Rio 2016: Andy Murray, Jamie Murray, Jo Konta and Heather Watson into Olympic squad

Andy Murray and Johanna Konta have been named in Team GB's tennis squad for the Rio Olympics

With some standout tennis performances among Team GB’s medal haul in London 2012, there are high hopes again of success when the Olympics rolls into Rio in under two months’ time.

Few will forget Andy Murray turning tears from his Wimbledon runner-up performance to smiles as he won gold on the very same court a month later. And that was not all: He joined forces with a teenage Laura Robson to win silver in the mixed doubles.

If there was a surprise at the All England Club, aside from the normally sedate dark green livery turning bright pink for the duration, it was the first-round exit of Murray with his brother Jamie in the men’s doubles.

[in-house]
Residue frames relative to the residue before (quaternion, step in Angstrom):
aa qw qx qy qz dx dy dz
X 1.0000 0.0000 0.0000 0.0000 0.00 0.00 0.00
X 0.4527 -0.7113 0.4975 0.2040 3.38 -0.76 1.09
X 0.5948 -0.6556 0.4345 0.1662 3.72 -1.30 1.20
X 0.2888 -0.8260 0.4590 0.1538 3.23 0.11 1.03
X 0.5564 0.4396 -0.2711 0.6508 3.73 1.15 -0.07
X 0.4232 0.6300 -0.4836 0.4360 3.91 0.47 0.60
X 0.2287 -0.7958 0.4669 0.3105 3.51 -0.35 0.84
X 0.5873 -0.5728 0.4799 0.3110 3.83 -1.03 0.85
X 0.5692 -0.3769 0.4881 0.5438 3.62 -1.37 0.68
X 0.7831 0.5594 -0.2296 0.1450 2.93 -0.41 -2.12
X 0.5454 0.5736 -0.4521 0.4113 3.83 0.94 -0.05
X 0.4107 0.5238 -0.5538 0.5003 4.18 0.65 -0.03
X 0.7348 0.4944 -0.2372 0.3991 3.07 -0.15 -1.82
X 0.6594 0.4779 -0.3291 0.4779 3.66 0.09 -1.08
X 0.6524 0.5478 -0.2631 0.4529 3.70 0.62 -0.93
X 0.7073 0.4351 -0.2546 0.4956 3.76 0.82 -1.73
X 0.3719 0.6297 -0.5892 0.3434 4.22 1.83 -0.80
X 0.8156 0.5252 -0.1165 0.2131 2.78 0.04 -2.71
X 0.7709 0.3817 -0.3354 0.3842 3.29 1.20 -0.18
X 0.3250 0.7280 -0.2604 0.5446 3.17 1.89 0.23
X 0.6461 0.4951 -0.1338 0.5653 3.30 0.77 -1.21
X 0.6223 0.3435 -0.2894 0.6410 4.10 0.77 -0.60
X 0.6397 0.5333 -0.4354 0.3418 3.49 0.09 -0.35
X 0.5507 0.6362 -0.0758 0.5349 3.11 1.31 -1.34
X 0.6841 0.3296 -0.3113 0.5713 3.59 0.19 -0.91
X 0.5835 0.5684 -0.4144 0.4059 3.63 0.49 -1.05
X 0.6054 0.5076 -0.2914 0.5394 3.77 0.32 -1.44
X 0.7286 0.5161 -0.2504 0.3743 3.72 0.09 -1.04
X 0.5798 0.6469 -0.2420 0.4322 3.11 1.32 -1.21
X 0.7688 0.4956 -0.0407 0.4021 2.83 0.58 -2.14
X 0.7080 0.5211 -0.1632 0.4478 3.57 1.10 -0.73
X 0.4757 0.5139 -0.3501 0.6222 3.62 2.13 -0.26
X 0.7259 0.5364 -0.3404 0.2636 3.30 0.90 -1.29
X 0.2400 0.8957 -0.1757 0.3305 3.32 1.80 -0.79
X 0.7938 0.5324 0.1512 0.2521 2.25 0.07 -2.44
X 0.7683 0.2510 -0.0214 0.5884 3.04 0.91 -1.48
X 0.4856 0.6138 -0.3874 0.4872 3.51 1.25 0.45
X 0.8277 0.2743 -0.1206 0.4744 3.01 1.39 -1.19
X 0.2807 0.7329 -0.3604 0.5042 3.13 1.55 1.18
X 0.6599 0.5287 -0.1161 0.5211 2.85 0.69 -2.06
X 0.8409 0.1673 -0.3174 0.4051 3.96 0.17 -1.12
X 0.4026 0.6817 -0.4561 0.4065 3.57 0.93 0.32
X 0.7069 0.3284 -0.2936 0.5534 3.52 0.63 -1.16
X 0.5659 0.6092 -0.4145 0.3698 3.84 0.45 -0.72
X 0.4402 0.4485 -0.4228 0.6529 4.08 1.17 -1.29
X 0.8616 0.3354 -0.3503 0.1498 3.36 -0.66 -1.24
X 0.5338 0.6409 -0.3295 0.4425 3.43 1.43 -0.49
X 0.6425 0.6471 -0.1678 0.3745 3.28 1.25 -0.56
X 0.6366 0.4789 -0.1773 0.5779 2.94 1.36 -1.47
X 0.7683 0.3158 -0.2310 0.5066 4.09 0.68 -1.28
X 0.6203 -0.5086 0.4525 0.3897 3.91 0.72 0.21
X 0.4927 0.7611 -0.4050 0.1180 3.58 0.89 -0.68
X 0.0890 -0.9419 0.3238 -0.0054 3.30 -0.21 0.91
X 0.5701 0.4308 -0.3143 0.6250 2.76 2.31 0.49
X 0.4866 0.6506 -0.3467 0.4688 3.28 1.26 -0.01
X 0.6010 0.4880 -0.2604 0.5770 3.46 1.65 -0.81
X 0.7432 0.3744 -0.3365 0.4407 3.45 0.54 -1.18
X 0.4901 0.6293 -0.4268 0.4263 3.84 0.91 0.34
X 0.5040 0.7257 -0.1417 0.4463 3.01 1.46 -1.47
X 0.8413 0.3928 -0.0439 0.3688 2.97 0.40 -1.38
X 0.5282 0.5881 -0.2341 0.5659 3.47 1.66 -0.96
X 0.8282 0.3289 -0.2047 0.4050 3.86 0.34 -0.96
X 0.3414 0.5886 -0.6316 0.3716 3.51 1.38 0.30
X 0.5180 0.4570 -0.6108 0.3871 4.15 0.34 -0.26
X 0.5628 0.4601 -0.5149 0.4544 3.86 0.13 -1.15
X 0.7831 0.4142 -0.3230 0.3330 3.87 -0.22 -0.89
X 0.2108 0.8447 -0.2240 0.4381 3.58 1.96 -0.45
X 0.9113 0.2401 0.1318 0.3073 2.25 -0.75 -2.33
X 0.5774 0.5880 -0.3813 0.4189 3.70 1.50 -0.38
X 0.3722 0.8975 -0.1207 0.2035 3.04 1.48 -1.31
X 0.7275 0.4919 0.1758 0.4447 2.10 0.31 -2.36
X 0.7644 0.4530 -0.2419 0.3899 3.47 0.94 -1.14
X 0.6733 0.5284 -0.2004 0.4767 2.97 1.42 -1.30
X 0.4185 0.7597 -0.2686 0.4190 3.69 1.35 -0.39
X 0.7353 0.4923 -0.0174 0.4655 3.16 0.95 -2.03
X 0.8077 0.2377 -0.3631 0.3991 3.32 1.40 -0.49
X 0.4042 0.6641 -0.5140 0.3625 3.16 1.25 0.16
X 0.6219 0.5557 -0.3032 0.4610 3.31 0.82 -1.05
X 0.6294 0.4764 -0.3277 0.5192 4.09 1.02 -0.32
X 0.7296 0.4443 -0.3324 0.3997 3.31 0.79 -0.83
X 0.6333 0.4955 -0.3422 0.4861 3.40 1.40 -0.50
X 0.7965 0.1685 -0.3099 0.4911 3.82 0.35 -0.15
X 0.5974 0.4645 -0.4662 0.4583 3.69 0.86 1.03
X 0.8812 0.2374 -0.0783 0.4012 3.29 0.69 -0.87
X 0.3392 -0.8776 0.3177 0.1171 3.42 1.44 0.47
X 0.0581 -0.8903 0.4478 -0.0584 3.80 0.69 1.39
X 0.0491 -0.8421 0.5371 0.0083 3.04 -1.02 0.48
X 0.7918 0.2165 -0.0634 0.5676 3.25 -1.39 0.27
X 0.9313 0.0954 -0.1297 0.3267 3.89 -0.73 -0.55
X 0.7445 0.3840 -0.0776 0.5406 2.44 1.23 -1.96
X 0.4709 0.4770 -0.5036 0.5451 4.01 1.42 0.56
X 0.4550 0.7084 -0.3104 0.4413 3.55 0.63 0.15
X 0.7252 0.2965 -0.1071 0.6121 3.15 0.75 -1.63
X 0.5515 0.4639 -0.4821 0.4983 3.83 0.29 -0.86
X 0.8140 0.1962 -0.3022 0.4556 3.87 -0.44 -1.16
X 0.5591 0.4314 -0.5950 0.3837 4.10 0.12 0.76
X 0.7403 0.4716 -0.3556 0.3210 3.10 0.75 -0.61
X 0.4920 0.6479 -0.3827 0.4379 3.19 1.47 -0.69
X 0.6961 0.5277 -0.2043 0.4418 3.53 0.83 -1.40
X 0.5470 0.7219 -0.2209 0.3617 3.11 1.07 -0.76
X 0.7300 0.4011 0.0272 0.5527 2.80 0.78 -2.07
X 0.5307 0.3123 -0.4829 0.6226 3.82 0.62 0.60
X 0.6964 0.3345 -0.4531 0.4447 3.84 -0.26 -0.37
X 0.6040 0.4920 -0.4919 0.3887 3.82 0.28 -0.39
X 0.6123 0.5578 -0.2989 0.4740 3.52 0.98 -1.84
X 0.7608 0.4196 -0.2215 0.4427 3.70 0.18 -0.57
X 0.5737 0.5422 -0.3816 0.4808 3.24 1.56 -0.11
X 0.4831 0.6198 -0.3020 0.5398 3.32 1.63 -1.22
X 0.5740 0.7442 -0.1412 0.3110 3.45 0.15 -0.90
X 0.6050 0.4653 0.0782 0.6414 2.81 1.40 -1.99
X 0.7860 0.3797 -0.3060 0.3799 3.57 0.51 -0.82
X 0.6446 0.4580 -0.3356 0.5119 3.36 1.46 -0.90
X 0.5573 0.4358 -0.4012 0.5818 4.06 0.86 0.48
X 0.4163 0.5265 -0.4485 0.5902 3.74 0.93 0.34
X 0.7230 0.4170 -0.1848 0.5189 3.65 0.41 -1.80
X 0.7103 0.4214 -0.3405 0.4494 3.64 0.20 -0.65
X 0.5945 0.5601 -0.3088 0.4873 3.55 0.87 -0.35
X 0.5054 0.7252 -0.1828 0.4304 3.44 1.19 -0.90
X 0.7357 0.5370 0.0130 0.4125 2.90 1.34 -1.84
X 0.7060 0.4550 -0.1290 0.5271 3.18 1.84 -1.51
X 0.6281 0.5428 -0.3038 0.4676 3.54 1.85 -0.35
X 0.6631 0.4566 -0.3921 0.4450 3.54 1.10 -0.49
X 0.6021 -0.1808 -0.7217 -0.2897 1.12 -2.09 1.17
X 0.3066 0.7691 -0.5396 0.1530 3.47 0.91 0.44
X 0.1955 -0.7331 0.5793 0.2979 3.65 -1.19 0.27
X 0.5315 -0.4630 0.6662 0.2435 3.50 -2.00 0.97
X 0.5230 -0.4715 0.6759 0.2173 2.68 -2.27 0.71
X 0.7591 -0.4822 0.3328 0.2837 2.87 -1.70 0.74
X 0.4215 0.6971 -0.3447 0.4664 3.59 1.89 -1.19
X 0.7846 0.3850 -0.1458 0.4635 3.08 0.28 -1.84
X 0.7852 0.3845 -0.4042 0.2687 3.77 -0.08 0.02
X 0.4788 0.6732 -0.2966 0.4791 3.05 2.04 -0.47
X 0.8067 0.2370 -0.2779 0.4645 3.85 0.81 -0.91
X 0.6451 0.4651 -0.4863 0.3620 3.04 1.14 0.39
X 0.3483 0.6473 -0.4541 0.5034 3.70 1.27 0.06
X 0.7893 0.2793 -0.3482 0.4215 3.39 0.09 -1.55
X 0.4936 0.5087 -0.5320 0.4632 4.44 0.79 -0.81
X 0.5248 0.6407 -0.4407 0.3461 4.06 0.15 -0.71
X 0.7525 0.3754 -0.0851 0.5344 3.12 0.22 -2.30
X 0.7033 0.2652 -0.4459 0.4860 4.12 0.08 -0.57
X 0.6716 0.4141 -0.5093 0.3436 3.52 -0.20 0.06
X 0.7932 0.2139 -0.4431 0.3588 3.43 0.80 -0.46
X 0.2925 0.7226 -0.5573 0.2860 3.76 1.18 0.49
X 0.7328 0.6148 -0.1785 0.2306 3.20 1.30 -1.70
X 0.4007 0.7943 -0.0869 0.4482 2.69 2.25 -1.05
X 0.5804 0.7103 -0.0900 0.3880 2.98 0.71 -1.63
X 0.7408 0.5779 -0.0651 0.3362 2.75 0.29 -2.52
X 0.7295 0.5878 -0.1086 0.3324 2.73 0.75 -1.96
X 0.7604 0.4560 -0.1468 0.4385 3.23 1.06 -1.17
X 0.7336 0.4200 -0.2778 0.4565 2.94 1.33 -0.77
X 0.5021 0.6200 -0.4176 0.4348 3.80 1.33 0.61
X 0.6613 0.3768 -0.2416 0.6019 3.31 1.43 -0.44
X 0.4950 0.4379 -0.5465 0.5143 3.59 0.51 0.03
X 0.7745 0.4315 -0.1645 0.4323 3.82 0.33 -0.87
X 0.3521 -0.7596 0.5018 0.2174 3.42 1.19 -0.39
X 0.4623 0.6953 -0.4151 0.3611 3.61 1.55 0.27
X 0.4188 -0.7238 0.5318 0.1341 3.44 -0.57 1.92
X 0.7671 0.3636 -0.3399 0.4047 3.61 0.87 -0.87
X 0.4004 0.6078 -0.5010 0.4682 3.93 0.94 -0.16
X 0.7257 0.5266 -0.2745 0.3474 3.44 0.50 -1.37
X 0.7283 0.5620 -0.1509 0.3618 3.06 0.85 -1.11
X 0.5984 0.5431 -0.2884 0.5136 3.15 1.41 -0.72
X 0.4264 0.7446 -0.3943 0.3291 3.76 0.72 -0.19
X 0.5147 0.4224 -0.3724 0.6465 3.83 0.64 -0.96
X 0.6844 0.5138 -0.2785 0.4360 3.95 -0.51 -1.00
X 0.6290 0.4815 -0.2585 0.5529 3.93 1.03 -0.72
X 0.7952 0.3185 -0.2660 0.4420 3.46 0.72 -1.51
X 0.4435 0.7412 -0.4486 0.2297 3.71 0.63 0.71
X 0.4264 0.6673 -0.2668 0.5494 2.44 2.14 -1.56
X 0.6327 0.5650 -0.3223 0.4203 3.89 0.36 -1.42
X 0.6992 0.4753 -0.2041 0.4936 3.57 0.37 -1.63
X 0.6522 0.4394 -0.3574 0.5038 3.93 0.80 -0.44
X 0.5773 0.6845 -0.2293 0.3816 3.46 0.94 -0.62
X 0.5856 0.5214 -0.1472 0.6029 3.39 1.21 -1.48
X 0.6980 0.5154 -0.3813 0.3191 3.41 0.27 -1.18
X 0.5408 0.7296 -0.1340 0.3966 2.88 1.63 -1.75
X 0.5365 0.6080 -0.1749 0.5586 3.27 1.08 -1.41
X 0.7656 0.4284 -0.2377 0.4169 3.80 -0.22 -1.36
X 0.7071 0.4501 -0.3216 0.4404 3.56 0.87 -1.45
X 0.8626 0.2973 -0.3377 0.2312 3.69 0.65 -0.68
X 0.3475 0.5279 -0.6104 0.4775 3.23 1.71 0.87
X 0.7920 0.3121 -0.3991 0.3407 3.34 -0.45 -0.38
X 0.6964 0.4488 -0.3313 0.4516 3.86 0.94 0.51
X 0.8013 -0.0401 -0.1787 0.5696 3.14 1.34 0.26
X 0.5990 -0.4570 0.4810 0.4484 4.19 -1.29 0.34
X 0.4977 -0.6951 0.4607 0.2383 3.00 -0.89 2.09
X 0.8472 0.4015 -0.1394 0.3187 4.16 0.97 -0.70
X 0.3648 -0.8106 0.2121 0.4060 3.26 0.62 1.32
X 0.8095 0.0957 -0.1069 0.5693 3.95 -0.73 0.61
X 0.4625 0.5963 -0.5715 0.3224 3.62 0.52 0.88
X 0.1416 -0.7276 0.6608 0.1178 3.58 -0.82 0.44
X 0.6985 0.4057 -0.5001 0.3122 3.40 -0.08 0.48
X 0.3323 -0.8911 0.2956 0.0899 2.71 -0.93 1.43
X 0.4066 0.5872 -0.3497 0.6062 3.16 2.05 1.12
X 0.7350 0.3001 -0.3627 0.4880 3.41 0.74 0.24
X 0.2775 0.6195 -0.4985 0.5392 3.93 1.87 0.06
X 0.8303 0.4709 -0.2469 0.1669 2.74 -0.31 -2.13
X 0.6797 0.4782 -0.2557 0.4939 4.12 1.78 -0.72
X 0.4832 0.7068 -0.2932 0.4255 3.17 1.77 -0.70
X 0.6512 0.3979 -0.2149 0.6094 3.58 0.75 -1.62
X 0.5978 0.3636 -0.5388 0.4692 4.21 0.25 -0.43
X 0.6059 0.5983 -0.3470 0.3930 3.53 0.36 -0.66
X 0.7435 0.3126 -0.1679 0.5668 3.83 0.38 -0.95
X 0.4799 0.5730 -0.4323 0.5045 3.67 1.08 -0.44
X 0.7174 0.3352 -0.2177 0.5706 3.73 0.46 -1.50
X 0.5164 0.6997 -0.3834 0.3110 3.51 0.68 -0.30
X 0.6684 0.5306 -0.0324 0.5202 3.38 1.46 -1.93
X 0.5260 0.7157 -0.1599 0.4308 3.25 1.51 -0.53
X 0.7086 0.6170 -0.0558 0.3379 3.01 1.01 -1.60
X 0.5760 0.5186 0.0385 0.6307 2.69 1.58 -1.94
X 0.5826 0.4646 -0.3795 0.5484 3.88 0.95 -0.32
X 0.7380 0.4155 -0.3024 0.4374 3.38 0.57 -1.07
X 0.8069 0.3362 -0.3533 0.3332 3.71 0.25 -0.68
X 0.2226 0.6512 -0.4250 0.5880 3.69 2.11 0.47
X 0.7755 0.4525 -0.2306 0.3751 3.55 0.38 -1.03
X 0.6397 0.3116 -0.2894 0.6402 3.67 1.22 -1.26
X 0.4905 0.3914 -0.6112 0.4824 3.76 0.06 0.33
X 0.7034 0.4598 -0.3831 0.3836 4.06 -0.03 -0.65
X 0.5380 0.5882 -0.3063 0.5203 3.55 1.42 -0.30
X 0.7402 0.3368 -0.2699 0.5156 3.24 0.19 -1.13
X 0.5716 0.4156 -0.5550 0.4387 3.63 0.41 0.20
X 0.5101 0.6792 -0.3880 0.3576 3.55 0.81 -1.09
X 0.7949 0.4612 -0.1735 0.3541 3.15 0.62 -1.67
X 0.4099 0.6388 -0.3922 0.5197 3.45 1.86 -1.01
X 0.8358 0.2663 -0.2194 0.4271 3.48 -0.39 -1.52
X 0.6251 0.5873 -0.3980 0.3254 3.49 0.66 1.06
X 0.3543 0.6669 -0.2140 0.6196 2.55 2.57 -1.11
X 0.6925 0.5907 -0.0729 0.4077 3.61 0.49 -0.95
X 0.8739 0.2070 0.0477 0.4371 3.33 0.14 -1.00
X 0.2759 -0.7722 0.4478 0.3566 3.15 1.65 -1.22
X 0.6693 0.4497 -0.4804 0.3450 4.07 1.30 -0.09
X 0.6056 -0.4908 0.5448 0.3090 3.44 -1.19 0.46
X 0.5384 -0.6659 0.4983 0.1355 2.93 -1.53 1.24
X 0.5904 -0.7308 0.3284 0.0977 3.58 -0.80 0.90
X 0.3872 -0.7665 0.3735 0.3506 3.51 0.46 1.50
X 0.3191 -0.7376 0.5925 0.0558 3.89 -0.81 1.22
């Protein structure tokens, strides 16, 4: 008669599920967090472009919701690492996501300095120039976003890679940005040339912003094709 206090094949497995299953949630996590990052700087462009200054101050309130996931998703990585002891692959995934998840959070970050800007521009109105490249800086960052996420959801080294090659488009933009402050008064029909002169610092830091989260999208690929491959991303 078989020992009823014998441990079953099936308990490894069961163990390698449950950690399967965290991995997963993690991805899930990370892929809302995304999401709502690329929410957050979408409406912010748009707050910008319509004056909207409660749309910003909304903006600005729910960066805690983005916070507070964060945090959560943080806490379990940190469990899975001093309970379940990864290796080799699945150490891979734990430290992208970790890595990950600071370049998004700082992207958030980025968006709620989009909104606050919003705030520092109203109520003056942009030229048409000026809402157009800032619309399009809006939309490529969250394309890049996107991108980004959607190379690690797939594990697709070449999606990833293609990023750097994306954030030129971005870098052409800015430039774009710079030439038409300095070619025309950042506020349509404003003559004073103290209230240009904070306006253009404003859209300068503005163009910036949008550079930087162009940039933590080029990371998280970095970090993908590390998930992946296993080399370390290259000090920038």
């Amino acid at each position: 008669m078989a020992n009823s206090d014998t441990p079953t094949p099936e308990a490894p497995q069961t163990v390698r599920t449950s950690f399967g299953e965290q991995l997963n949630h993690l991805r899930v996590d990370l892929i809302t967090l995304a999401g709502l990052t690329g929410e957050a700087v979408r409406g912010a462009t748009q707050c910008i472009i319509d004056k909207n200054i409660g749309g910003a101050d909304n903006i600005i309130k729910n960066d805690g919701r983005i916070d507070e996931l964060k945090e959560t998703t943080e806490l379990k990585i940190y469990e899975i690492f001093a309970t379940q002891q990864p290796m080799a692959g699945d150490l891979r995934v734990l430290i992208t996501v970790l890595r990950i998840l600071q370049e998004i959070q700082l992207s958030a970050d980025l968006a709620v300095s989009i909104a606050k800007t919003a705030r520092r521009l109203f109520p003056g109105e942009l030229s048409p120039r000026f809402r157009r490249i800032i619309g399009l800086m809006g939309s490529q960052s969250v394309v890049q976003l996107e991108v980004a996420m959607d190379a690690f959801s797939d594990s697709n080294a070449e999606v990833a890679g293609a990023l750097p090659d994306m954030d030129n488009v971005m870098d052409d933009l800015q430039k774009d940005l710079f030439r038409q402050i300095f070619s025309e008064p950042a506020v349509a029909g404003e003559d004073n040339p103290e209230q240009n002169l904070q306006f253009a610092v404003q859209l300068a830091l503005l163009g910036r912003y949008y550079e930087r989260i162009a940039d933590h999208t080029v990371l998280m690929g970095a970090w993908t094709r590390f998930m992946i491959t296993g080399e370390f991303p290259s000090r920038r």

Now, with the 2016 Olympics in Rio getting under way in two months’ time, Andy Murray is readying for his singles title defence, and the team named today by the British Olympic Association (BOA) at Queen’s Club in London again includes his brother, who since 2012 has risen to No1 in the doubles rankings. With both men now ranked No2 respectively in singles and doubles, the duo will be one of the favourites for a medal after their Davis-Cup winning partnership of last year.

On the women’s side, Johanna Konta, who broke into the top 20 for the first time this week after an outstanding year that took her to the semis of the Australian Open, will make her Olympic debut. She is joined by Heather Watson, who reached the second round in London in 2012.

In addition, the BOA has nominated the youngest Briton in the top 100, Kyle Edmund, in the men’s singles, Dominic Inglot and Colin Fleming in the men’s doubles, and both Konta and Watson and Anna Smith and Jocelyn Rae in the women’s doubles. Their participation in these draws will be at the discretion of the ITF’s final Olympic qualification deliberations.